The UK government has told the House of Commons that it has “not seen evidence of successful use of disinformation by foreign actors, including Russia, to influence UK democratic processes”, which without doubt includes the Brexit referendum.
The House of Commons published on Tuesday (23 October) the UK government’s responses to the Digital, Culture, Media and Sport committee report “Disinformation and ‘fake news’: Interim Report” of July 2018.
The July House of Commons paper has issued 52 recommendations to the government, to all of which the government has provided answers.
Recommendation 41 raises the issue of Theresa May accusing Russia of meddling in elections and planting ‘fake news’ in an attempt to ‘weaponise information’ and sow discord in the West.
“There is a disconnect between the Government’s expressed concerns about foreign interference in elections, and tech companies’ intractability in recognising the issue”, the committee writes, asking the government to be more specific.
The government’s response is the following:
“In November 2017, the Prime Minister accused the Russian state of ‘a sustained campaign of cyber espionage and disruption’ which has included meddling in elections and hacking the Danish Ministry of Defence and the [German] Bundestag.
We want to reiterate, however, that the Government has not seen evidence of successful use of disinformation by foreign actors, including Russia, to influence UK democratic processes. But we are not being complacent and the Government is actively engaging with partners to develop robust policies to tackle this issue.”
The Brexit referendum is not mentioned by name, but “UK democratic processes” seems to be a term broad enough to include both elections and the referendum.
Recommendation 49 notes that the Mueller Inquiry into Russian interference in the United States is ongoing.
“It would be wrong for Robert Mueller’s investigation to take the lead about related issues in the UK. We recommend that the Government makes a statement about how many investigations are currently being carried out into Russian interference in UK politics and ensures that a coordinated structure exists”, the parliament committee writes.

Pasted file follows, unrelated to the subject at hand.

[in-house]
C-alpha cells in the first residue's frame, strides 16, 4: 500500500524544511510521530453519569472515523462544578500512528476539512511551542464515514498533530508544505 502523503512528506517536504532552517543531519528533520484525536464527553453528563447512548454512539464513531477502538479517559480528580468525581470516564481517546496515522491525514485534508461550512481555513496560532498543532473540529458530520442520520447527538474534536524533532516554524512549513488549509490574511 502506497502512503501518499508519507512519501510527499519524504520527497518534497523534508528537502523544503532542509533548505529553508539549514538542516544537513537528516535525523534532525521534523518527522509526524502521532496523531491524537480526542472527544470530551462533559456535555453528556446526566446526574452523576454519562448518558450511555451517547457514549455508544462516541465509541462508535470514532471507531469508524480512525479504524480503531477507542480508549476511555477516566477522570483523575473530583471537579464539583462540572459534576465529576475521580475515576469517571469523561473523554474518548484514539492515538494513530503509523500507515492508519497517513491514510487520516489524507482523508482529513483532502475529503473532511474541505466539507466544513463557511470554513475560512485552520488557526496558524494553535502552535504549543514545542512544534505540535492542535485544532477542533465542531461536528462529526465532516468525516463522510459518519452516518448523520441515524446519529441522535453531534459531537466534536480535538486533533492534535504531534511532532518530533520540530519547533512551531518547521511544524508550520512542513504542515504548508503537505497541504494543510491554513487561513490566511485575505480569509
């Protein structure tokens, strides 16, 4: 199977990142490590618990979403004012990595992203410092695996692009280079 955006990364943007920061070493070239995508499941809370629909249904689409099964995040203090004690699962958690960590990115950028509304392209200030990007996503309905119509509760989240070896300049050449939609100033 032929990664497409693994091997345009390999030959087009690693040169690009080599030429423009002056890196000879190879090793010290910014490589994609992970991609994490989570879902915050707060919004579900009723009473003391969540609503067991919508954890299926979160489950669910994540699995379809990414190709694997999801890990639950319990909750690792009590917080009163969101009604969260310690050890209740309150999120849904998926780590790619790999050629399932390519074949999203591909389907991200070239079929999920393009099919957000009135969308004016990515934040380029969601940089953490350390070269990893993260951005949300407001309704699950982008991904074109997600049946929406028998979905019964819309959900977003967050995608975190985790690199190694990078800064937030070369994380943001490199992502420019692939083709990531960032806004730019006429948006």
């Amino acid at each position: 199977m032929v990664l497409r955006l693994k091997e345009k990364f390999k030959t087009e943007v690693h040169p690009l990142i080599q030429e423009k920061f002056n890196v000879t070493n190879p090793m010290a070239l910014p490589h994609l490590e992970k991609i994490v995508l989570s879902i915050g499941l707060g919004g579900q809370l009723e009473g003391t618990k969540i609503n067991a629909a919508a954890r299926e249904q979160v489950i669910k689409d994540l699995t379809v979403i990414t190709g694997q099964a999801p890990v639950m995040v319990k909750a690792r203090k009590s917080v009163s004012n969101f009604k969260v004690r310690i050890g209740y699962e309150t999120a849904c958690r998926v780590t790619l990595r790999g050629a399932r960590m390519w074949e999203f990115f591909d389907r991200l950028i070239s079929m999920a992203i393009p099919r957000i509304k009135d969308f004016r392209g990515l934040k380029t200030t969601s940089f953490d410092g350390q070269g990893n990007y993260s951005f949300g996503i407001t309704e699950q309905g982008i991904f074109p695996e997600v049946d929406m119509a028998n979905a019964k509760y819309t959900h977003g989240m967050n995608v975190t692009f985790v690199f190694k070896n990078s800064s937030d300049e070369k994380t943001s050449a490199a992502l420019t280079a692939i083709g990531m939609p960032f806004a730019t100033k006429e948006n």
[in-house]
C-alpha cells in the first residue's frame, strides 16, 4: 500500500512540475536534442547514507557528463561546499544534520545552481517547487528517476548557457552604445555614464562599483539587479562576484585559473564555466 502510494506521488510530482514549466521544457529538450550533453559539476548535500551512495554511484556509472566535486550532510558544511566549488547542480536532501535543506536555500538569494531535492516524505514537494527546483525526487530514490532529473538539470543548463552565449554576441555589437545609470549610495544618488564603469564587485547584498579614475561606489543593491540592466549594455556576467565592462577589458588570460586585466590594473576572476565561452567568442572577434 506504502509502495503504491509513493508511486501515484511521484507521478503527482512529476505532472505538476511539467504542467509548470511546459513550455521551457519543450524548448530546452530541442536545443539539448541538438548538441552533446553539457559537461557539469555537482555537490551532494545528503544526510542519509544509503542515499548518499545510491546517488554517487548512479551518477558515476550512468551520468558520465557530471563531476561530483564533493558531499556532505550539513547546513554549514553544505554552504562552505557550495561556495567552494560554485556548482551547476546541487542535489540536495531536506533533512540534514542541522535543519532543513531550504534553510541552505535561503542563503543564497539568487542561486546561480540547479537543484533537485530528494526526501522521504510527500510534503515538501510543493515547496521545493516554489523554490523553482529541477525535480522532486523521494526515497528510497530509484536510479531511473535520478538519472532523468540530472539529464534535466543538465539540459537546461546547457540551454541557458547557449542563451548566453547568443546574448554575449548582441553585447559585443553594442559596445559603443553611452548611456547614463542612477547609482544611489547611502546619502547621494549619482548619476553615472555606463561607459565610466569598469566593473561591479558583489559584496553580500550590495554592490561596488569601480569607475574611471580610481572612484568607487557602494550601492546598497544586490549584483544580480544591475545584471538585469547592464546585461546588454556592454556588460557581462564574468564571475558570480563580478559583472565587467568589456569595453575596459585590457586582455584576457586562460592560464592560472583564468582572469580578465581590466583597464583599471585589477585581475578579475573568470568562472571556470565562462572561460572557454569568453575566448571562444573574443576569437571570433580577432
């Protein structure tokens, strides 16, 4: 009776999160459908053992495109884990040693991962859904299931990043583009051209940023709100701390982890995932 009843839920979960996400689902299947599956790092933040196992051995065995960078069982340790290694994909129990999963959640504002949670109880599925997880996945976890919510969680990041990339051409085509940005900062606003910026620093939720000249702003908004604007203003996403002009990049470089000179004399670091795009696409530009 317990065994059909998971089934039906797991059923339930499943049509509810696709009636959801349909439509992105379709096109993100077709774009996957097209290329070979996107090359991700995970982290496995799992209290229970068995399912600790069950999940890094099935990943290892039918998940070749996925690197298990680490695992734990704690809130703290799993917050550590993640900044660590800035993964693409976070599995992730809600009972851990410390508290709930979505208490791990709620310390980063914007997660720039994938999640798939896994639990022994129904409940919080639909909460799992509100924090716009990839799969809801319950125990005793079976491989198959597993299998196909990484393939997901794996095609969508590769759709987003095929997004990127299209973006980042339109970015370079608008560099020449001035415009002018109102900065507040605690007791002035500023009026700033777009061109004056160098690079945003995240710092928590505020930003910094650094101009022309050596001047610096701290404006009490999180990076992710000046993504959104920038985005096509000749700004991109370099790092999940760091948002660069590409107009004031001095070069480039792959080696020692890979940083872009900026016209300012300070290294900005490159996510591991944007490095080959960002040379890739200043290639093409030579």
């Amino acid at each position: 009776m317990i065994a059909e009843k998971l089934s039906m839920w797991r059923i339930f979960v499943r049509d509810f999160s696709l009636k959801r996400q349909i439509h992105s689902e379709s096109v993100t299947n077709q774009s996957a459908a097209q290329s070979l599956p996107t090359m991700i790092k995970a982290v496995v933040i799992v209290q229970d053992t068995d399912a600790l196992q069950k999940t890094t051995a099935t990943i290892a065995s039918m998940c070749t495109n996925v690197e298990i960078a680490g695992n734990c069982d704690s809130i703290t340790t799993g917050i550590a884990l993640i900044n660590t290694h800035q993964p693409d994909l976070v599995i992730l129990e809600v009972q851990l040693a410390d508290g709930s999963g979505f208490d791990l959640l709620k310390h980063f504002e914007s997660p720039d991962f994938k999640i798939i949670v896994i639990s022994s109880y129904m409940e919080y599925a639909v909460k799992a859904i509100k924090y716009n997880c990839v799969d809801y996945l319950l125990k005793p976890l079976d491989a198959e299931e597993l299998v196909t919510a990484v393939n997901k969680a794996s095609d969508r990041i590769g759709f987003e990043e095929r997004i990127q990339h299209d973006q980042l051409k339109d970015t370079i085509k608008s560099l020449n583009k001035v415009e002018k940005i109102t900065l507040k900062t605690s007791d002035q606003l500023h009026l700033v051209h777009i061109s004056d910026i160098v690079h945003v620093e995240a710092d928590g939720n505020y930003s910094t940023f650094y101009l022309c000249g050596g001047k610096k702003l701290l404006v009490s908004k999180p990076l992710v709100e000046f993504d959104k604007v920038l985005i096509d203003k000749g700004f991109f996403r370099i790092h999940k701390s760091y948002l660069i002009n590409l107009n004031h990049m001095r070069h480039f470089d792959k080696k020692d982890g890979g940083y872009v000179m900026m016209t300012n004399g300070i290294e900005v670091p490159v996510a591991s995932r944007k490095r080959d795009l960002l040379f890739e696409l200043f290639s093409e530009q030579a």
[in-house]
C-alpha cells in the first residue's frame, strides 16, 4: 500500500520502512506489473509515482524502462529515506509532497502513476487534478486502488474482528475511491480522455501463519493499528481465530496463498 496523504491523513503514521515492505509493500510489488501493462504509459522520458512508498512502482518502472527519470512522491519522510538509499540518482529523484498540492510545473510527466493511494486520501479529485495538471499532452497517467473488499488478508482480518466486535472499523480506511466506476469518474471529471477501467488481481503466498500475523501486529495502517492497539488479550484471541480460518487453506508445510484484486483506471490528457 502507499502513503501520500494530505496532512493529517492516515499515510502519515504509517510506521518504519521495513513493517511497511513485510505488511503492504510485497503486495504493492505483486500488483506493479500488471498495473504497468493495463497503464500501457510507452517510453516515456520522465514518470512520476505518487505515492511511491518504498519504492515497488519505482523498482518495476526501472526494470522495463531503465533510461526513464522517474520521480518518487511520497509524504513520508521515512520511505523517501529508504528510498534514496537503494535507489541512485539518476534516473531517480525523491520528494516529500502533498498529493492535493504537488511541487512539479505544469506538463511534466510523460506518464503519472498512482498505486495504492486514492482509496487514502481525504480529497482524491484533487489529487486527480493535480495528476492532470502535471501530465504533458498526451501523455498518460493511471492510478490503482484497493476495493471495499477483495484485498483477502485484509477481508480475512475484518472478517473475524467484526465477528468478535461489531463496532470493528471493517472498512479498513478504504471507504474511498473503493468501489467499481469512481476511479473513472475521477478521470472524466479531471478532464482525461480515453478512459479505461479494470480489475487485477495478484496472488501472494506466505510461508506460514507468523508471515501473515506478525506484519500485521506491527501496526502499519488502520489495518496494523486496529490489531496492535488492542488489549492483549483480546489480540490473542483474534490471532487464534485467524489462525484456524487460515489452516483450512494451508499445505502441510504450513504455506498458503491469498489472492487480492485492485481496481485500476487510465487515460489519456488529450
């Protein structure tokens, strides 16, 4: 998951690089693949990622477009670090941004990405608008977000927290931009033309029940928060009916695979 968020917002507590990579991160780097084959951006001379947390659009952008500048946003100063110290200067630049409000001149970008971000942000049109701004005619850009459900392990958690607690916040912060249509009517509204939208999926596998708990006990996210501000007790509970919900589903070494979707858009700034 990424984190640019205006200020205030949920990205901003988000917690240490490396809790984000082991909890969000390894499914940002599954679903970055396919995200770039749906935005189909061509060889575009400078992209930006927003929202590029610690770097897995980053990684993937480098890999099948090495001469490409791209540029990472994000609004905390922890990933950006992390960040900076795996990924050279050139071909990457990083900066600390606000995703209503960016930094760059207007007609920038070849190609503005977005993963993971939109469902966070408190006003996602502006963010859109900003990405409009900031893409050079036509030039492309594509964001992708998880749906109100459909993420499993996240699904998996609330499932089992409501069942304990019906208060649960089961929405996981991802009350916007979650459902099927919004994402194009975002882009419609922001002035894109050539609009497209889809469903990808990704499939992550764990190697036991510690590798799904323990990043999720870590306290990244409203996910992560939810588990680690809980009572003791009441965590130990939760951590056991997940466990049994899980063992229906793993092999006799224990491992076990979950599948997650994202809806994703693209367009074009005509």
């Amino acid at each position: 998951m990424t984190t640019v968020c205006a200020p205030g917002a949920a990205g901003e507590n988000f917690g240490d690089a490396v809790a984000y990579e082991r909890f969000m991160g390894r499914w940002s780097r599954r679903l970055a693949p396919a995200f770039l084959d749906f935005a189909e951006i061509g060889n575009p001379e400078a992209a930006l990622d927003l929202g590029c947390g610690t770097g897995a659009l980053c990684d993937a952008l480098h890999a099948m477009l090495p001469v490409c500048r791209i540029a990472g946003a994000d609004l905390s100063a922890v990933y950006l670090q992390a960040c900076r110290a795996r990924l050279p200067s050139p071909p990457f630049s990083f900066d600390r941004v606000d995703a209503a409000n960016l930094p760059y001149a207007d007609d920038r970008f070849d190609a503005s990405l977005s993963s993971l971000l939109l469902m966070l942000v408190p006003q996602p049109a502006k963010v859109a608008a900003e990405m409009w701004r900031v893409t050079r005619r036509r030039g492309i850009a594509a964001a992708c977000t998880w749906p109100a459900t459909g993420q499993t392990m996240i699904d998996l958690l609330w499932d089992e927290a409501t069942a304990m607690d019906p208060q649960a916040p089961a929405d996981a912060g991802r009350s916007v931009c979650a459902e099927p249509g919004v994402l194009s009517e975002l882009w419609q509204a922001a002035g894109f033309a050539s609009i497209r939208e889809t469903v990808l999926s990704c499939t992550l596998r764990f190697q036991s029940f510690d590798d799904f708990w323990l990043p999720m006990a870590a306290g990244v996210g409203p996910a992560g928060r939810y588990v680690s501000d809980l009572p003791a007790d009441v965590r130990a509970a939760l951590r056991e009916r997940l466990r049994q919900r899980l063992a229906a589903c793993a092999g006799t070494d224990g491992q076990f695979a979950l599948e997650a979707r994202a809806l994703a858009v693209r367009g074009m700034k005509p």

The UK government responded:
“The remit of the Special Counsel’s investigation into Russian interference in the 2016 Presidential election is a matter for the United States.
The Government has taken steps to ensure that there is a coordinated structure across all relevant UK authorities to defend against hostile foreign interference in British politics, whether from Russia or any other State.
The Government is committed to protecting the UK against any attempts to interfere with the security and integrity of our democratic processes. There has, however, been no evidence to date of any successful foreign interference.”
The parliamentary committee writes in its Recommendation 1 that the term ‘fake news’ is bandied around with no clear idea of what it means, or agreed definition.
The government replies that it agrees that ‘fake news’ is a poorly-defined and misleading term that conflates a variety of false information, from genuine error through to foreign interference in democratic processes.
“Over the past several months during its work on this issue the Government has sought to move away from ‘fake news’ and instead has sought to address ‘disinformation’ and wider online manipulation”, the government writes.
Recommendations 8 and 20 are addressed to Facebook. The Government says it regularly engages with Facebook and has made clear that social media companies need to take far more responsibility for illegal and harmful content on their platforms.